Stubborn inflation, shaky lira forces Central Bank’s hand
"To cut or not to cut, that is the question for CBRT"
Amidst rising noise from Ankara that interest rates are too high to sustain growth, Turkey’s Central Bank (CBRT) refused to lower any of its policy rates, remarking that it might have to resort to additional monetary tightening, if needed.
According to GlobalSource Partner’s Turkey economist Dr Murat Ucer: “As far as (MPC) the statement is concerned, there are two changes in wording regarding references on growth and inflation, with the Bank now talking: 1) stronger than expected growth (“recovery in the economic activity has gained strength” in the current statement, from “ongoing recovery” previously) and 2) worse than expected inflation dynamics, with an explicit reference to core inflation in today’s statement (“elevated levels of inflation and developments in core inflation indicators pose risks on the pricing behavior”).
AKP can still compel CBRT to lower its “effective policy rate”, which is the daily blended interest rate it charges to banks which borrow money in the open market operations, but for now the Bank is running scared of roaring inflation. One might add, given the high pass-through from currency depreciation to inflation it also doesn’t desire a weaker lira, which –as luck would have it—received a minor blow from Trump’s tax reform hype and the interest rate pressure from AKP in the days preceding the MPC meeting.
PAIntelligence surveyed the reports of major investment banks to divine the direction of monetary policy and inflation in the coming months. There will be easing and improvement, respectively, but only gradually and relatively.
Nomura: Shaky TL calls for caution in liquidity management
As expected, the TCMB kept all policy rates unchanged and reiterated that further tightening will be delivered if needed. This should come as a relief to the FX market which was concerned by the risk of a premature shift in policy stance following recent calls for a weaker currency. Beyond the immediate relief, the pressure on TRY that followed the sharp drop in offshore O/N rates earlier this week shows how precarious the risk-reward profile for TRY is, and this calls for utmost caution in the TCMB’s liquidity management going forward.
Goldman Sachs: No easing in 2017
The average cost of funding has been stable at around +12.0% since April. Given our forecast that inflation will peak at around +11.5% in October, end the year around +10.0% and remain in the elevated single digits going into 2018, we expect the TCMB to maintain its current tight stance in the months ahead. We think the TCMB will ease policy only when inflation starts coming down in 2018 by lowering the average cost of funding and increasing liquidity, rather than rate cuts.
Morgan Stanley: Dollar/TL to rise in the remainder of the year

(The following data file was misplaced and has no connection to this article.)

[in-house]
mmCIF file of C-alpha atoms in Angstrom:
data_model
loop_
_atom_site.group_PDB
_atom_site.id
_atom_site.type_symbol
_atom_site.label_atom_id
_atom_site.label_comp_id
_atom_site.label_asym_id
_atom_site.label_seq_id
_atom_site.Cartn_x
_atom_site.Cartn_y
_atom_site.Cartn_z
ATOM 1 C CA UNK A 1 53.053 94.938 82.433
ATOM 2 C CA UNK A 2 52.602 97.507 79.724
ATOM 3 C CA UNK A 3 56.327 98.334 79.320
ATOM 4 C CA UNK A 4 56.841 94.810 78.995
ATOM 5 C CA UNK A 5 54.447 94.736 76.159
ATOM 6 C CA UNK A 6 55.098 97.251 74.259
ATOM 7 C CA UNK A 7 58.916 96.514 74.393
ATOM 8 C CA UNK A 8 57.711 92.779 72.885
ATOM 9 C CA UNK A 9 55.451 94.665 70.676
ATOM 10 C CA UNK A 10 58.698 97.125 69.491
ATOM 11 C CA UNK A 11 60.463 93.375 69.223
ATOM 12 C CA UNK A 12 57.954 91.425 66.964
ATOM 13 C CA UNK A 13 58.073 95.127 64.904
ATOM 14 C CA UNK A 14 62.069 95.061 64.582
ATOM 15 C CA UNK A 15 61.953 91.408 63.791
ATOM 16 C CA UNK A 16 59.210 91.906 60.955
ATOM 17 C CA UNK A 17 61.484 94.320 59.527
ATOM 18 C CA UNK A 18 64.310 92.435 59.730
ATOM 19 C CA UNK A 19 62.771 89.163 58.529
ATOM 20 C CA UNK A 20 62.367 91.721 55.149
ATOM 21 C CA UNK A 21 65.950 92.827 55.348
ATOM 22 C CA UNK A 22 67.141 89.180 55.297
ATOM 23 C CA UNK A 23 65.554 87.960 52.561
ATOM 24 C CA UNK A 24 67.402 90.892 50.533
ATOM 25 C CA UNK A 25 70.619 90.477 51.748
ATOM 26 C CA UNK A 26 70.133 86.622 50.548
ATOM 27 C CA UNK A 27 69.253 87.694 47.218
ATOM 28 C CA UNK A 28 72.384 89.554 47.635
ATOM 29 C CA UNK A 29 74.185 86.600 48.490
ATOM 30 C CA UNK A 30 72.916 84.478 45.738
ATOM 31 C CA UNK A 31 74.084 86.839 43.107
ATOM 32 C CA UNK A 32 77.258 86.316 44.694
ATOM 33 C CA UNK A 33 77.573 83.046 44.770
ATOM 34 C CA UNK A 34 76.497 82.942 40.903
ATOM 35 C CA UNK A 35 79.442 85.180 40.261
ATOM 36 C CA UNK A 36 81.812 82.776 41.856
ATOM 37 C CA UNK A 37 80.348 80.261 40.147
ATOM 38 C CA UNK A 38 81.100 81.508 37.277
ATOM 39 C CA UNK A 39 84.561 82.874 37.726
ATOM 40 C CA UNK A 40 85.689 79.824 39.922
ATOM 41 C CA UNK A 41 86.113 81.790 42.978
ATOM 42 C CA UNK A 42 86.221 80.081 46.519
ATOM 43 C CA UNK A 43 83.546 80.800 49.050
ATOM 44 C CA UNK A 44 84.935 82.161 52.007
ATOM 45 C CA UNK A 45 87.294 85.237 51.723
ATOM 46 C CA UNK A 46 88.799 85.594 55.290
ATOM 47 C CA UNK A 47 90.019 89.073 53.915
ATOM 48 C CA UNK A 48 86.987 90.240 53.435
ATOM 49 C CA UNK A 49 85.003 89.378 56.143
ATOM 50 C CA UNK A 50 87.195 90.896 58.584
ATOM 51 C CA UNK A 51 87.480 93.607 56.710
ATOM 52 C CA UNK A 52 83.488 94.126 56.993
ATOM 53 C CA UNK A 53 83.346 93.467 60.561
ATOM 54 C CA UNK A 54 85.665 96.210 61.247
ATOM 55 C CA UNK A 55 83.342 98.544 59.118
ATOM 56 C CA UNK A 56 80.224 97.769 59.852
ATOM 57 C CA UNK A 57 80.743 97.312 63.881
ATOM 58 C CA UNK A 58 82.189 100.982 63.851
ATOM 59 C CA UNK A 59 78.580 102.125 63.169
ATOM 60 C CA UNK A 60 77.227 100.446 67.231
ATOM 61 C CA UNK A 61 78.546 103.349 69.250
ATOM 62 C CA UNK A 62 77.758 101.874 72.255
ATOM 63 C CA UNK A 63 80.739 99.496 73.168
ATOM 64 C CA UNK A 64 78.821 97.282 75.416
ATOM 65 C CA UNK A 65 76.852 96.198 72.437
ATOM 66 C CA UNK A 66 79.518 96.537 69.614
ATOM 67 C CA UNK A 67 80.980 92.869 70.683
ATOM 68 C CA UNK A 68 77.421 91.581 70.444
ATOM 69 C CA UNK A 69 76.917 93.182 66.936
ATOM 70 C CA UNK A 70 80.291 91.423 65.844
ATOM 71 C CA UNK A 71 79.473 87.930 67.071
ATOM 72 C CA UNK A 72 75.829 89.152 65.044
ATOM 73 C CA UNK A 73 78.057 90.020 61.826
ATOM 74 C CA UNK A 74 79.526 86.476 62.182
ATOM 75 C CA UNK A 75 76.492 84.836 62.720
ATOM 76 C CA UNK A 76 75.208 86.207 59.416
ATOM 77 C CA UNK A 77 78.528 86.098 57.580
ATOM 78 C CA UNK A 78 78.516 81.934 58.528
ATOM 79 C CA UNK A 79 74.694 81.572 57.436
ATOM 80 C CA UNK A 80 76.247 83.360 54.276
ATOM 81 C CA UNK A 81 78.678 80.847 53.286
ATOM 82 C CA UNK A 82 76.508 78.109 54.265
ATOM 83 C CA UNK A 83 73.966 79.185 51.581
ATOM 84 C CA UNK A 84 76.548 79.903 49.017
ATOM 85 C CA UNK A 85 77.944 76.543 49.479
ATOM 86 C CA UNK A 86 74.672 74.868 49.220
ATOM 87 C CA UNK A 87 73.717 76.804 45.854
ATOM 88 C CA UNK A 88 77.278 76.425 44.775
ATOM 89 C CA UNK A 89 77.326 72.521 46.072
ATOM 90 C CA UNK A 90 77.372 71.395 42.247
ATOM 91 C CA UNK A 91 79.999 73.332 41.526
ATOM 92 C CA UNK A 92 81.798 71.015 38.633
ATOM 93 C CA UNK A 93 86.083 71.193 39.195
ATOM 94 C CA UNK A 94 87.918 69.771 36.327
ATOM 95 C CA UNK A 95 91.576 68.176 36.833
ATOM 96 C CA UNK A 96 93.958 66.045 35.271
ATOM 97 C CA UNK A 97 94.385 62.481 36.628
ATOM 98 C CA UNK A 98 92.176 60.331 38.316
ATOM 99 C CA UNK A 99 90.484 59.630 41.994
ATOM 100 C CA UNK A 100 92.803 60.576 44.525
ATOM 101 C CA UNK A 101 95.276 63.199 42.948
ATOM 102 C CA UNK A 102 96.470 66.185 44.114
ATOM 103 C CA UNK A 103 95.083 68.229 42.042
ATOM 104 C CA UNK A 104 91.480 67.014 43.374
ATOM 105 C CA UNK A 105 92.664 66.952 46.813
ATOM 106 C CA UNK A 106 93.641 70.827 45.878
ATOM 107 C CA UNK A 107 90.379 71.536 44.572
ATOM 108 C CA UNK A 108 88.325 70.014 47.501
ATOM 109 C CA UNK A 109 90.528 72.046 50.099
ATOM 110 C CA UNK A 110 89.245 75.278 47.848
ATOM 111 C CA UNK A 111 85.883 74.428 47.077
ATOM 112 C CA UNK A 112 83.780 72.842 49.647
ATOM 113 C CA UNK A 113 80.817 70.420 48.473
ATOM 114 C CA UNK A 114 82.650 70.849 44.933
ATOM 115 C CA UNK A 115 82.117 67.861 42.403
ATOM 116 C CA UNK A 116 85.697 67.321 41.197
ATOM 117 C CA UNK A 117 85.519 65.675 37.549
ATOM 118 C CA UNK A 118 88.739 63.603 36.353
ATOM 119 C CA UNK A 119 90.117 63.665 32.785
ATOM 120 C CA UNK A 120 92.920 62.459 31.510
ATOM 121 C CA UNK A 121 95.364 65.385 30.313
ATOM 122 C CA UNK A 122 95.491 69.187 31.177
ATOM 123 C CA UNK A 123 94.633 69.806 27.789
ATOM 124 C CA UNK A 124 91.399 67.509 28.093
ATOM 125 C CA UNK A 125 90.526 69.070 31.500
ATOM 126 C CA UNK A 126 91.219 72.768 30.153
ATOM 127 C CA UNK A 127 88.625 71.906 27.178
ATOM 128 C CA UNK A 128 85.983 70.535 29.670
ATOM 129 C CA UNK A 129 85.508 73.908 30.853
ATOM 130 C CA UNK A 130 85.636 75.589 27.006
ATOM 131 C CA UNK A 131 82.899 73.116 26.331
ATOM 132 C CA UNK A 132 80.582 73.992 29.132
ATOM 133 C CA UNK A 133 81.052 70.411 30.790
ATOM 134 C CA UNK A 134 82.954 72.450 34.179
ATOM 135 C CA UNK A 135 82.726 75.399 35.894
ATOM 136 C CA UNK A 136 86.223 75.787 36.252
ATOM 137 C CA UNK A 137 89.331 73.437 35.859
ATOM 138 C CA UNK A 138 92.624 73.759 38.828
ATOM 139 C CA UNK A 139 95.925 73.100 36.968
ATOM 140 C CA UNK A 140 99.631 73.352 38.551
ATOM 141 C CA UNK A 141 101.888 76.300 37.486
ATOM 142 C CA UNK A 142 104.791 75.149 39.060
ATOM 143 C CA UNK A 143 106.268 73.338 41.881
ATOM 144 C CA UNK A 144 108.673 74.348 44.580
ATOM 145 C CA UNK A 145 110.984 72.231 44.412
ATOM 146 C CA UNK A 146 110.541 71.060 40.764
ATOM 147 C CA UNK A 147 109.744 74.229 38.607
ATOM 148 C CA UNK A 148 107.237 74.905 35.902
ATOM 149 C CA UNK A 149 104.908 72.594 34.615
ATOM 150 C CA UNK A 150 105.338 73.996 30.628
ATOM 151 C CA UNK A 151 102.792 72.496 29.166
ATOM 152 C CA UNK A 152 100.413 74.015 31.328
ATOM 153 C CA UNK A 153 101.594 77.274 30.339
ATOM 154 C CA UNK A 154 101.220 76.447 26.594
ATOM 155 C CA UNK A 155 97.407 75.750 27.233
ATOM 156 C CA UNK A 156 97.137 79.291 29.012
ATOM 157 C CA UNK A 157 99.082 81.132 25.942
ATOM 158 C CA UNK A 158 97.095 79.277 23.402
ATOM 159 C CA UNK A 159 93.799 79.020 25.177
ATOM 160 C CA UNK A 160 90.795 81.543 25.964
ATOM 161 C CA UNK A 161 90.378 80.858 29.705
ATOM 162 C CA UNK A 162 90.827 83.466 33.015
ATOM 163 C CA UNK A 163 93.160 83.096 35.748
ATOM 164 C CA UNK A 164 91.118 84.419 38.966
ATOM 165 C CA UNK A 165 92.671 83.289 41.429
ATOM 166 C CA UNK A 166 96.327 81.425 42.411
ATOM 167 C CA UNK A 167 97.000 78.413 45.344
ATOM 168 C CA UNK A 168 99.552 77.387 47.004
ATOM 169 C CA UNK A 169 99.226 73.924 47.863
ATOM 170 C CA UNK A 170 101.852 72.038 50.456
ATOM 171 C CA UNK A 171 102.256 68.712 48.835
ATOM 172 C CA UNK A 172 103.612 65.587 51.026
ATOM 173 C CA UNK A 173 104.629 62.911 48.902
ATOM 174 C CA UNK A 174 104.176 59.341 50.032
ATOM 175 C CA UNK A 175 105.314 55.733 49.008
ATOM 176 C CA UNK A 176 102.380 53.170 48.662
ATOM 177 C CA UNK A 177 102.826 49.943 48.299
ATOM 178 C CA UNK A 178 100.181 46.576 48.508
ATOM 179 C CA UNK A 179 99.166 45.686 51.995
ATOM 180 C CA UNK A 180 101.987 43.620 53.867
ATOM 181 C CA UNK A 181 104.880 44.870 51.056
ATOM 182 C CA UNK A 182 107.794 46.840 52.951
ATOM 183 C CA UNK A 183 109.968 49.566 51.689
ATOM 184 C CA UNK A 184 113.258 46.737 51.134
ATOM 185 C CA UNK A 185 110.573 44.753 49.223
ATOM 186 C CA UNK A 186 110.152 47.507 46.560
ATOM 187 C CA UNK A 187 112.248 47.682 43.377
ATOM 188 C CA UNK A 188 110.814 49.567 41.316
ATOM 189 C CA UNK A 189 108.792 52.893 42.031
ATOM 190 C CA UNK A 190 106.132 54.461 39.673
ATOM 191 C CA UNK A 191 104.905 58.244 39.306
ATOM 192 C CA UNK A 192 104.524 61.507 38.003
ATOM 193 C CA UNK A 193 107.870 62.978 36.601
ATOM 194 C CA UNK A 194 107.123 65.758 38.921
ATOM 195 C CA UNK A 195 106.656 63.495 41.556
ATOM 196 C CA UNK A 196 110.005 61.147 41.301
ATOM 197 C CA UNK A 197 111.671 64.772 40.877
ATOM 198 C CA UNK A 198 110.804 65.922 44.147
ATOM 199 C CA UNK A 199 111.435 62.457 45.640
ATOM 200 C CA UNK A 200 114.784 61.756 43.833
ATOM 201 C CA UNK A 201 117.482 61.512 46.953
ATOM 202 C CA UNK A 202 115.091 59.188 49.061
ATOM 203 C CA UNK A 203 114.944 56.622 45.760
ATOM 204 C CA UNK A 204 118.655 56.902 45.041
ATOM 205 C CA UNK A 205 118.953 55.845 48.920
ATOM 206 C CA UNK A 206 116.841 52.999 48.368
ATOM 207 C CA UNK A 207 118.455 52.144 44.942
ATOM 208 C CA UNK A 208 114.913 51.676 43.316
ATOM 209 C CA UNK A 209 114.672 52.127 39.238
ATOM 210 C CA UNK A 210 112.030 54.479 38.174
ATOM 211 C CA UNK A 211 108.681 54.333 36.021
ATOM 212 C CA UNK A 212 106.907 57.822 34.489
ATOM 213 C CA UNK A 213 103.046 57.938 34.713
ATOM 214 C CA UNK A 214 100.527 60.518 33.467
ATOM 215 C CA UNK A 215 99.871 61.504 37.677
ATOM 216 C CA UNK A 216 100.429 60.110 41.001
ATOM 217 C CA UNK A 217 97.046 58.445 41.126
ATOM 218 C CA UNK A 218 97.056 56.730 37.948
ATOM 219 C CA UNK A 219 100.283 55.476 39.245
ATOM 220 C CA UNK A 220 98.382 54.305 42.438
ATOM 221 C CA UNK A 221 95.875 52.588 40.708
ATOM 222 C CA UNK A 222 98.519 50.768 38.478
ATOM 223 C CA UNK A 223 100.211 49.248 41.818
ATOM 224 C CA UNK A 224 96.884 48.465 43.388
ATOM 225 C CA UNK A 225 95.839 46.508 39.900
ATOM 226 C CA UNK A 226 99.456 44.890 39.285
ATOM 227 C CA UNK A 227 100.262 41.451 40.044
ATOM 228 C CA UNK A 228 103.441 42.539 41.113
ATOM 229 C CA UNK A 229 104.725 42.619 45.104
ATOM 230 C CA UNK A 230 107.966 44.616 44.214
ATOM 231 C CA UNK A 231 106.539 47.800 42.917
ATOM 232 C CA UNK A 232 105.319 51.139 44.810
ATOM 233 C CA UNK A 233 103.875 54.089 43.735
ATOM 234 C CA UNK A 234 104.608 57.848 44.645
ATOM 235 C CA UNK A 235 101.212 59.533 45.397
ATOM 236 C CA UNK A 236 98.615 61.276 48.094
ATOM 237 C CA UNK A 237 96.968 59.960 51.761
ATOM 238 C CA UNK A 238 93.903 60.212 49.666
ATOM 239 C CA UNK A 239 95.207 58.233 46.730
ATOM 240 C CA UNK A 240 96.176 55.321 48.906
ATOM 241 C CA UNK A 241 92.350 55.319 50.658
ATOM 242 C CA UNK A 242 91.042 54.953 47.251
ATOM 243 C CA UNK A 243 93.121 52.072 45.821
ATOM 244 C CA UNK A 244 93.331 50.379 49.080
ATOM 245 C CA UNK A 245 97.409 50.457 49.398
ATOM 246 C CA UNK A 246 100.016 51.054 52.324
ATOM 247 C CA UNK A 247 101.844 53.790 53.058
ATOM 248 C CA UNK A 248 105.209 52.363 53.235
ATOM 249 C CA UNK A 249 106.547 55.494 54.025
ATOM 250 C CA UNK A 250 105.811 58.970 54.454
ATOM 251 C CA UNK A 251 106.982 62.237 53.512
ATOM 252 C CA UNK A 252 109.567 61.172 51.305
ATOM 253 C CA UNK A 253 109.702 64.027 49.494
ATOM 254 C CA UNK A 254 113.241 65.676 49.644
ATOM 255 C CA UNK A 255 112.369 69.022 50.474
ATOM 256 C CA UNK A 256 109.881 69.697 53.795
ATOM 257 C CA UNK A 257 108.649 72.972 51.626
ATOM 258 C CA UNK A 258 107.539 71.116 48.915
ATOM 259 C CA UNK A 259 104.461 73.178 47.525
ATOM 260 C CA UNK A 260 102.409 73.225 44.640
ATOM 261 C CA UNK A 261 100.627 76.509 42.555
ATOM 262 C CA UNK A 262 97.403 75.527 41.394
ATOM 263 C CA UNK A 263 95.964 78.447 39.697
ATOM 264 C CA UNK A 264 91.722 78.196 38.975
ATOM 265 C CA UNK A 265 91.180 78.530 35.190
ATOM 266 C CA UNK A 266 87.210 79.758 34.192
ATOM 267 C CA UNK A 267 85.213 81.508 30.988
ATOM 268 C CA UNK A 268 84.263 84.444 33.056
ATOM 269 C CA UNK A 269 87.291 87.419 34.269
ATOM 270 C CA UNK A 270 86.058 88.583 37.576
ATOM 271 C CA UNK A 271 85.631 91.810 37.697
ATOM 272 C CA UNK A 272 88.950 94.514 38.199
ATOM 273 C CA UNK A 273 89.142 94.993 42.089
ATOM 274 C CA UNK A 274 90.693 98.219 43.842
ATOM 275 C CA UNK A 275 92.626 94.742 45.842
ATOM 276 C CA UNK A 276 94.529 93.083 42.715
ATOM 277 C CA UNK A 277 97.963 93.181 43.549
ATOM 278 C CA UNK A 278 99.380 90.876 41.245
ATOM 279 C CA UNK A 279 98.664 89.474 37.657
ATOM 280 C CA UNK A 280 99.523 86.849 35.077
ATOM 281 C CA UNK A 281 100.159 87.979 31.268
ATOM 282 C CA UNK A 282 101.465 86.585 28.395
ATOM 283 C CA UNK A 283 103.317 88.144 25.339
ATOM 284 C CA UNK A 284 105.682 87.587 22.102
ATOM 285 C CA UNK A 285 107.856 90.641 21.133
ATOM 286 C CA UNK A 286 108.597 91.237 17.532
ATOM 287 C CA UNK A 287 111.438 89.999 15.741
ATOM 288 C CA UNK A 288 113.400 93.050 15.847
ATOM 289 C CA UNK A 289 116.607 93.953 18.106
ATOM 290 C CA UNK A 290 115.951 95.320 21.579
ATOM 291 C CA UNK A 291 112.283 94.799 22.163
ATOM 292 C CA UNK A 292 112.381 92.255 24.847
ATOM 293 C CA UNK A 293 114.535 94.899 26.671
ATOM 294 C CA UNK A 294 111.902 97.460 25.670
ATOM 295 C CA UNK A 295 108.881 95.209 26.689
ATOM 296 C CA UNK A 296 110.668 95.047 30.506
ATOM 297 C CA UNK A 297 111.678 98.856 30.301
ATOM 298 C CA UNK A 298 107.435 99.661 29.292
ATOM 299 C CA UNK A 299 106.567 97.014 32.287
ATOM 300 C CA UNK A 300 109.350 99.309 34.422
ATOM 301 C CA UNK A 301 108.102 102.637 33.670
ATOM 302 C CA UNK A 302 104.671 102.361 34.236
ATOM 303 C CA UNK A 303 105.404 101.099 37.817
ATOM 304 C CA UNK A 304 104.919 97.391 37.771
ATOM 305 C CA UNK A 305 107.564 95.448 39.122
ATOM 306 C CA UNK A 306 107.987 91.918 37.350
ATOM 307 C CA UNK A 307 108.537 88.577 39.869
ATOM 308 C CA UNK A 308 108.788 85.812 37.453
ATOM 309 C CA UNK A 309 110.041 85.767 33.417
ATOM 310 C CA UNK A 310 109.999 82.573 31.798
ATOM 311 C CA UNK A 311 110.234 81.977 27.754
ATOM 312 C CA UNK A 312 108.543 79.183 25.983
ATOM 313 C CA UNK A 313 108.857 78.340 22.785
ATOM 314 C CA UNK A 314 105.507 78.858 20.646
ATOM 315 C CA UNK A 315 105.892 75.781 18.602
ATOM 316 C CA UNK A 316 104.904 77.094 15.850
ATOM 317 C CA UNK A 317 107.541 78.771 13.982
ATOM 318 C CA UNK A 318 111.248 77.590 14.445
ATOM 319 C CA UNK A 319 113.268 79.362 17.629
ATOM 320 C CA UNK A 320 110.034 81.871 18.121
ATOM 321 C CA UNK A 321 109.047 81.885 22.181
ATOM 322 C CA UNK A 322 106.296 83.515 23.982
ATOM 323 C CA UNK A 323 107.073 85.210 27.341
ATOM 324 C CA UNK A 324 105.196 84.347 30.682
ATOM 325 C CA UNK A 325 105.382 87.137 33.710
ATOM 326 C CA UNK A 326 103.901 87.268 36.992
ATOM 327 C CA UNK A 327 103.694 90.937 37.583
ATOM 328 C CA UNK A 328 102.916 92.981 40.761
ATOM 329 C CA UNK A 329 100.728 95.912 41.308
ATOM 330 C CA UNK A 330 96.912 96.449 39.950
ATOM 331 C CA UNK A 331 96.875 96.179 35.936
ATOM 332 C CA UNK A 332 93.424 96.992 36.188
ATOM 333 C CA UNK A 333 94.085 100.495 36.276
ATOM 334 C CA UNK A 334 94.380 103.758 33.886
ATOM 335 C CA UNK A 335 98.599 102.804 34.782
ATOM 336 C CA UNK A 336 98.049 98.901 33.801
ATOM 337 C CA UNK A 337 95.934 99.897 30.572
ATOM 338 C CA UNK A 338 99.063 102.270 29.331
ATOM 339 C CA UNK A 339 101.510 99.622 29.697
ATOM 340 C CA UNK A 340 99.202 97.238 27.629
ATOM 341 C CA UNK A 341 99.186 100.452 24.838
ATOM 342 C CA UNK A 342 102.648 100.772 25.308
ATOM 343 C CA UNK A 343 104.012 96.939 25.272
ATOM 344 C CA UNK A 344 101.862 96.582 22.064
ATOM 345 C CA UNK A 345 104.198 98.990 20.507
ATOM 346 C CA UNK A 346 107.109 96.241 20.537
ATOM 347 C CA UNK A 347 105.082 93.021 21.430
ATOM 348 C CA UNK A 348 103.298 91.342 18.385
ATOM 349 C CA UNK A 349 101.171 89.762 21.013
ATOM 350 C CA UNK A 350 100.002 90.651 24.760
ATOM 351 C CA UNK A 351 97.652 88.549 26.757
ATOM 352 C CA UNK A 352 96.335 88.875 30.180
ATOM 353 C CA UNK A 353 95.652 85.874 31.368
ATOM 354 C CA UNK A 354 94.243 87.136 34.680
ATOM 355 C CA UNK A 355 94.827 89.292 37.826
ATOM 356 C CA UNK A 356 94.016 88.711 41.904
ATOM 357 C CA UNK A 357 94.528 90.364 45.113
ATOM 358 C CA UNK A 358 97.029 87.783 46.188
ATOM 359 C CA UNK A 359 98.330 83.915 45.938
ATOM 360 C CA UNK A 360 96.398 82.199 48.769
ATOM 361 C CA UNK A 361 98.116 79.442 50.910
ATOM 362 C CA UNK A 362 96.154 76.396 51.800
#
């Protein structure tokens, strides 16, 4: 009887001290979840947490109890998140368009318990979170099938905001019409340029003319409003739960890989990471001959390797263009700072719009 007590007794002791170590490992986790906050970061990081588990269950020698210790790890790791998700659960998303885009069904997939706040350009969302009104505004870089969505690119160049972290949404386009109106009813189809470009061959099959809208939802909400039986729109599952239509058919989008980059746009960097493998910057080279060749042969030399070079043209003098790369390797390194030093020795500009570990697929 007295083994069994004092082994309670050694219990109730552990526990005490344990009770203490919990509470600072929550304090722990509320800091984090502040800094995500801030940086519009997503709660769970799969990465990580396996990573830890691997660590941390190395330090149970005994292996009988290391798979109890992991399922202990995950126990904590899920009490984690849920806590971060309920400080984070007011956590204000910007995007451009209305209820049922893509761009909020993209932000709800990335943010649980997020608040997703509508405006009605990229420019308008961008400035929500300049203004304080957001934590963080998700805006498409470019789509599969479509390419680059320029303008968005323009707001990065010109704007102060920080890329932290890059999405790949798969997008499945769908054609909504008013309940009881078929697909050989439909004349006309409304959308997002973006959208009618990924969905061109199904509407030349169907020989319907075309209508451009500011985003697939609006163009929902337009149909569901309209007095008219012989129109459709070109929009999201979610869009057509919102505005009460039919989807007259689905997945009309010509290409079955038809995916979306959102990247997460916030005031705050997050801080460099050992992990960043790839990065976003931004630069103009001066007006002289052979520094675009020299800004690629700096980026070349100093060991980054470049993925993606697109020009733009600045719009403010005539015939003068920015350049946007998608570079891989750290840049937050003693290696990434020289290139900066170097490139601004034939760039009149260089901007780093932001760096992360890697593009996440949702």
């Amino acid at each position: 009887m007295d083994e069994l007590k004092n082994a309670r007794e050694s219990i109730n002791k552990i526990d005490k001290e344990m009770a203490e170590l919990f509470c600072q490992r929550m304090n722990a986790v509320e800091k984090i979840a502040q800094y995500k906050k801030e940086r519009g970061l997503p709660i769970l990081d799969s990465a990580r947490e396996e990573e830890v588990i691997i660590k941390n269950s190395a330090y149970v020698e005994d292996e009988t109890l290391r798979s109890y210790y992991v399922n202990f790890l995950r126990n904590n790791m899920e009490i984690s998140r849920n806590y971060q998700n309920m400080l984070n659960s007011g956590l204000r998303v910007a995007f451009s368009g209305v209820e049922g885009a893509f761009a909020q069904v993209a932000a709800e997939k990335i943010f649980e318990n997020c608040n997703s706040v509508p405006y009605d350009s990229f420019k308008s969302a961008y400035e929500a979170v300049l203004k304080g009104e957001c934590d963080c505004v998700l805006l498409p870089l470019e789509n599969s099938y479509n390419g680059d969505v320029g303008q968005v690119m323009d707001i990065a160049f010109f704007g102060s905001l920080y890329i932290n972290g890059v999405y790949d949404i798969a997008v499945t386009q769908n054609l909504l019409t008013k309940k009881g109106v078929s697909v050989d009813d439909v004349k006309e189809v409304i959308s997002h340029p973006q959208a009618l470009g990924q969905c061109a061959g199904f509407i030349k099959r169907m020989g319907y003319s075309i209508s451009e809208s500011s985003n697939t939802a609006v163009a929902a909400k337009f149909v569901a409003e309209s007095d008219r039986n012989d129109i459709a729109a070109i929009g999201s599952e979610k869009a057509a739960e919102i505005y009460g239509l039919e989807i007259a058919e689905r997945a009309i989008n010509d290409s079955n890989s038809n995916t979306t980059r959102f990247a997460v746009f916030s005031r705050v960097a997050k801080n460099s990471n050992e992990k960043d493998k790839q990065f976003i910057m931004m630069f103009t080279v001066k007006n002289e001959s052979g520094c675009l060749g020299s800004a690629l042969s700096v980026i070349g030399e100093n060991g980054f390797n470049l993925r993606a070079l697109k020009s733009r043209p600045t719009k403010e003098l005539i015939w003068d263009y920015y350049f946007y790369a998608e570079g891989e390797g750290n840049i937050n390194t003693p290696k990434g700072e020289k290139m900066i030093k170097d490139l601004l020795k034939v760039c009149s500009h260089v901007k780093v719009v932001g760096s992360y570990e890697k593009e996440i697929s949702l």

We expect the CBT to keep policy rates at current levels in the rest of the year while keeping the blended rate stable around 12%. We see CPI easing to 9.8%Y by December and further to 8.3%Y by next March, with the assumption of USDTRY at 3.60 by year-end. This is likely to provide the CBT with room to ease its blended funding rate by around 200bp towards around 10% by 1Q18. We expect the CBT to ease its monetary policy stance by changing the composition of its daily funding, without making any change to actual policy rates.
Inflation sticky at 8%, inflation target forgotten
From the investment banking research presented above, one gets the impression that CBRT’s mission of reducing inflation to 5% is forgotten in the sense that monetary policy will be eased immediately once CPI drops to single digits.
The weakness of this approach is pricing habits becoming stickier each year, with economic agents using periods of strong domestic demand to escalate price or wage hikes. The government’s habit of indexing everything from court fines to wages and pensions to inflation broadens stickiness to the entire economy. With budget deficits rising to an estimated 2.5% of GDP in 2017 and no less than 2% in 2018, achieving the 5% inflation target any time in the foreseeable future is not possible.
The currency: At the mercy of the EM risk appetite
Major investment banks and most Turkish analysts believe TL is one of the most undervalued currencies in the EM universe. This view is hard to square with an expanding current account deficit, but we shall duly report it. Nevertheless, the future of the lira is dictated by “hot money” flows which have reached $9 billion YTD. Turkish banks and corporates have sharply trimmed their net F/X borrowing abroad. Domestics have added $16 billion to their F/X deposits YTD, meaning that the financing of the current account is now heavily dependent on the continuation of these financial flows into asset markets.
Herein lays the dilemma of CBRT. One variable which determines these flows is obviously the risk appetite for EM assets, which –for instance—according to BofA Merrill Lynch’s widely cited report is here to stay for at least another year. On the other hand, these flows are also highly interest-rate dependent. In a scenario where Fed and ECB tighten, while CBRT begins to cut rates in 2018, the soundness of TL might come in jeopardy.
To cut or not to cut, that is the question for CBRT.
- J. Okacha
Visit our English language sister website
for select articles on Turkish politics and economy